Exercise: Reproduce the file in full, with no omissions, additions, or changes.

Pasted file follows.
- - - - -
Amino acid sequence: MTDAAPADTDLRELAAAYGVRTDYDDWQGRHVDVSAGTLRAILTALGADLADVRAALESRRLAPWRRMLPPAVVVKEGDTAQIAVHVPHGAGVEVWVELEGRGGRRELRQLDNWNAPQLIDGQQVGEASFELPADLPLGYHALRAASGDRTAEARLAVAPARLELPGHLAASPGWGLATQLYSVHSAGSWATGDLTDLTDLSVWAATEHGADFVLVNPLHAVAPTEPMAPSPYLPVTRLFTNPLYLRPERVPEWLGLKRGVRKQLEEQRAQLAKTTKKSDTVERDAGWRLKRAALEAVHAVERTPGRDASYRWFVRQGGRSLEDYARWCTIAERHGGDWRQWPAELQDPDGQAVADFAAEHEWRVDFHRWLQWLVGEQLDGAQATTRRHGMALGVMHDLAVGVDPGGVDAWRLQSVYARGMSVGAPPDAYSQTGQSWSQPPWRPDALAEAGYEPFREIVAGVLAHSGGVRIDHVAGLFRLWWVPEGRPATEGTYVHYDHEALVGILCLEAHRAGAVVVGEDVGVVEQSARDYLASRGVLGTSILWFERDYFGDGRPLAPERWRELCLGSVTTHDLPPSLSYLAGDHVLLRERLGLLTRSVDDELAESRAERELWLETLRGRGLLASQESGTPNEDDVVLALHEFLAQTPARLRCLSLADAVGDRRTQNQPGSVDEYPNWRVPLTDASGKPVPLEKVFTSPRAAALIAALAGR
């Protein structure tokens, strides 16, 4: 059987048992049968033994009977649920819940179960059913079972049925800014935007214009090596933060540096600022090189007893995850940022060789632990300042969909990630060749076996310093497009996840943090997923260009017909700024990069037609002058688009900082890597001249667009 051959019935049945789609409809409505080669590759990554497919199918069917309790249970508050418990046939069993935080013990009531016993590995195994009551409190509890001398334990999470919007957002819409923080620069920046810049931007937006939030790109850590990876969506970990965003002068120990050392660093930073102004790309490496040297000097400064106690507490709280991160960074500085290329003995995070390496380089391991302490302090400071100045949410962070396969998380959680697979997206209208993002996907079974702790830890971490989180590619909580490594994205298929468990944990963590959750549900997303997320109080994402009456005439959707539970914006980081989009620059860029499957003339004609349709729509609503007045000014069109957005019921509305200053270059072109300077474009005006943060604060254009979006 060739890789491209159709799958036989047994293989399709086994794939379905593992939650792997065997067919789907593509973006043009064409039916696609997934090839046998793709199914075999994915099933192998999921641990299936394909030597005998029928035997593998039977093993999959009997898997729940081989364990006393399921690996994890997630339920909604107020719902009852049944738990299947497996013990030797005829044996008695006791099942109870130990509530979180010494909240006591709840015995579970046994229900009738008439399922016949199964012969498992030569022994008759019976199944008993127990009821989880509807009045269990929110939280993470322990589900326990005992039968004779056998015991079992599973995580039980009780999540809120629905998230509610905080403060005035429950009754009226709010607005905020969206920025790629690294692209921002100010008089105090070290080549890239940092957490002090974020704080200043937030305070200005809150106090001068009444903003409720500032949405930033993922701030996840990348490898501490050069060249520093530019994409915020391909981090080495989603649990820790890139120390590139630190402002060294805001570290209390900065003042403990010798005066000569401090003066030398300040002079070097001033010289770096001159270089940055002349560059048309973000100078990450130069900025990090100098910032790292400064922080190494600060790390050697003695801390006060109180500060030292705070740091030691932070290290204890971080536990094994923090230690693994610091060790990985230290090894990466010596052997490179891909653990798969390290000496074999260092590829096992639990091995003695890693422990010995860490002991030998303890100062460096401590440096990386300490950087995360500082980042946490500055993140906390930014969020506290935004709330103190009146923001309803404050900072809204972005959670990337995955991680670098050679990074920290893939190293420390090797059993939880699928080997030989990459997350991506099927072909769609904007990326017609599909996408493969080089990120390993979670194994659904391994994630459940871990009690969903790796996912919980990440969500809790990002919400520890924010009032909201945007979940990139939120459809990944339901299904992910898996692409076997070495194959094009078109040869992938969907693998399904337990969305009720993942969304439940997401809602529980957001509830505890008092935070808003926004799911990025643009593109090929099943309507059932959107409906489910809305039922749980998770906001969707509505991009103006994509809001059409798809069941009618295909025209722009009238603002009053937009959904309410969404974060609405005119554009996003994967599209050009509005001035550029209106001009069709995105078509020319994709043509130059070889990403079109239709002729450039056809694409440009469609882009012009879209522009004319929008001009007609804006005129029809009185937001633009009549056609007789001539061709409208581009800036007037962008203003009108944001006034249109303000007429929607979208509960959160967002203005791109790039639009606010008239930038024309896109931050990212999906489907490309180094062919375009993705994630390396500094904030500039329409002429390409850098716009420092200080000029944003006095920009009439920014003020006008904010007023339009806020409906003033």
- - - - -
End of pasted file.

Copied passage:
Amino acid sequence: MTDAAPADTDLRELAAAYGVRTDYDDWQGRHVDVSAGTLRAILTALGADLADVRAALESRRLAPWRRMLPPAVVVKEGDTAQIAVHVPHGAGVEVWVELEGRGGRRELRQLDNWNAPQLIDGQQVGEASFELPADLPLGYHALRAASGDRTAEARLAVAPARLELPGHLAASPGWGLATQLYSVHSAGSWATGDLTDLTDLSVWAATEHGADFVLVNPLHAVAPTEPMAPSPYLPVTRLFTNPLYLRPERVPEWLGLKRGVRKQLEEQRAQLAKTTKKSDTVERDAGWRLKRAALEAVHAVERTPGRDASYRWFVRQGGRSLEDYARWCTIAERHGGDWRQWPAELQDPDGQAVADFAAEHEWRVDFHRWLQWLVGEQLDGAQATTRRHGMALGVMHDLAVGVDPGGVDAWRLQSVYARGMSVGAPPDAYSQTGQSWSQPPWRPDALAEAGYEPFREIVAGVLAHSGGVRIDHVAGLFRLWWVPEGRPATEGTYVHYDHEALVGILCLEAHRAGAVVVGEDVGVVEQSARDYLASRGVLGTSILWFERDYFGDGRPLAPERWRELCLGSVTTHDLPPSLSYLAGDHVLLRERLGLLTRSVDDELAESRAERELWLETLRGRGLLASQESGTPNEDDVVLALHEFLAQTPARLRCLSLADAVGDRRTQNQPGSVDEYPNWRVPLTDASGKPVPLEKVFTSPRAAALIAALAGR
């Protein structure tokens, strides 16, 4: 059987048992049968033994009977649920819940179960059913079972049925800014935007214009090596933060540096600022090189007893995850940022060789632990300042969909990630060749076996310093497009996840943090997923260009017909700024990069037609002058688009900082890597001249667009 051959019935049945789609409809409505080669590759990554497919199918069917309790249970508050418990046939069993935080013990009531016993590995195994009551409190509890001398334990999470919007957002819409923080620069920046810049931007937006939030790109850590990876969506970990965003002068120990050392660093930073102004790309490496040297000097400064106690507490709280991160960074500085290329003995995070390496380089391991302490302090400071100045949410962070396969998380959680697979997206209208993002996907079974702790830890971490989180590619909580490594994205298929468990944990963590959750549900997303997320109080994402009456005439959707539970914006980081989009620059860029499957003339004609349709729509609503007045000014069109957005019921509305200053270059072109300077474009005006943060604060254009979006 060739890789491209159709799958036989047994293989399709086994794939379905593992939650792997065997067919789907593509973006043009064409039916696609997934090839046998793709199914075999994915099933192998999921641990299936394909030597005998029928035997593998039977093993999959009997898997729940081989364990006393399921690996994890997630339920909604107020719902009852049944738990299947497996013990030797005829044996008695006791099942109870130990509530979180010494909240006591709840015995579970046994229900009738008439399922016949199964012969498992030569022994008759019976199944008993127990009821989880509807009045269990929110939280993470322990589900326990005992039968004779056998015991079992599973995580039980009780999540809120629905998230509610905080403060005035429950009754009226709010607005905020969206920025790629690294692209921002100010008089105090070290080549890239940092957490002090974020704080200043937030305070200005809150106090001068009444903003409720500032949405930033993922701030996840990348490898501490050069060249520093530019994409915020391909981090080495989603649990820790890139120390590139630190402002060294805001570290209390900065003042403990010798005066000569401090003066030398300040002079070097001033010289770096001159270089940055002349560059048309973000100078990450130069900025990090100098910032790292400064922080190494600060790390050697003695801390006060109180500060030292705070740091030691932070290290204890971080536990094994923090230690693994610091060790990985230290090894990466010596052997490179891909653990798969390290000496074999260092590829096992639990091995003695890693422990010995860490002991030998303890100062460096401590440096990386300490950087995360500082980042946490500055993140906390930014969020506290935004709330103190009146923001309803404050900072809204972005959670990337995955991680670098050679990074920290893939190293420390090797059993939880699928080997030989990459997350991506099927072909769609904007990326017609599909996408493969080089990120390993979670194994659904391994994630459940871990009690969903790796996912919980990440969500809790990002919400520890924010009032909201945007979940990139939120459809990944339901299904992910898996692409076997070495194959094009078109040869992938969907693998399904337990969305009720993942969304439940997401809602529980957001509830505890008092935070808003926004799911990025643009593109090929099943309507059932959107409906489910809305039922749980998770906001969707509505991009103006994509809001059409798809069941009618295909025209722009009238603002009053937009959904309410969404974060609405005119554009996003994967599209050009509005001035550029209106001009069709995105078509020319994709043509130059070889990403079109239709002729450039056809694409440009469609882009012009879209522009004319929008001009007609804006005129029809009185937001633009009549056609007789001539061709409208581009800036007037962008203003009108944001006034249109303000007429929607979208509960959160967002203005791109790039639009606010008239930038024309896109931050990212999906489907490309180094062919375009993705994630390396500094904030500039329409002429390409850098716009420092200080000029944003006095920009009439920014003020006008904010007023339009806020409906003033």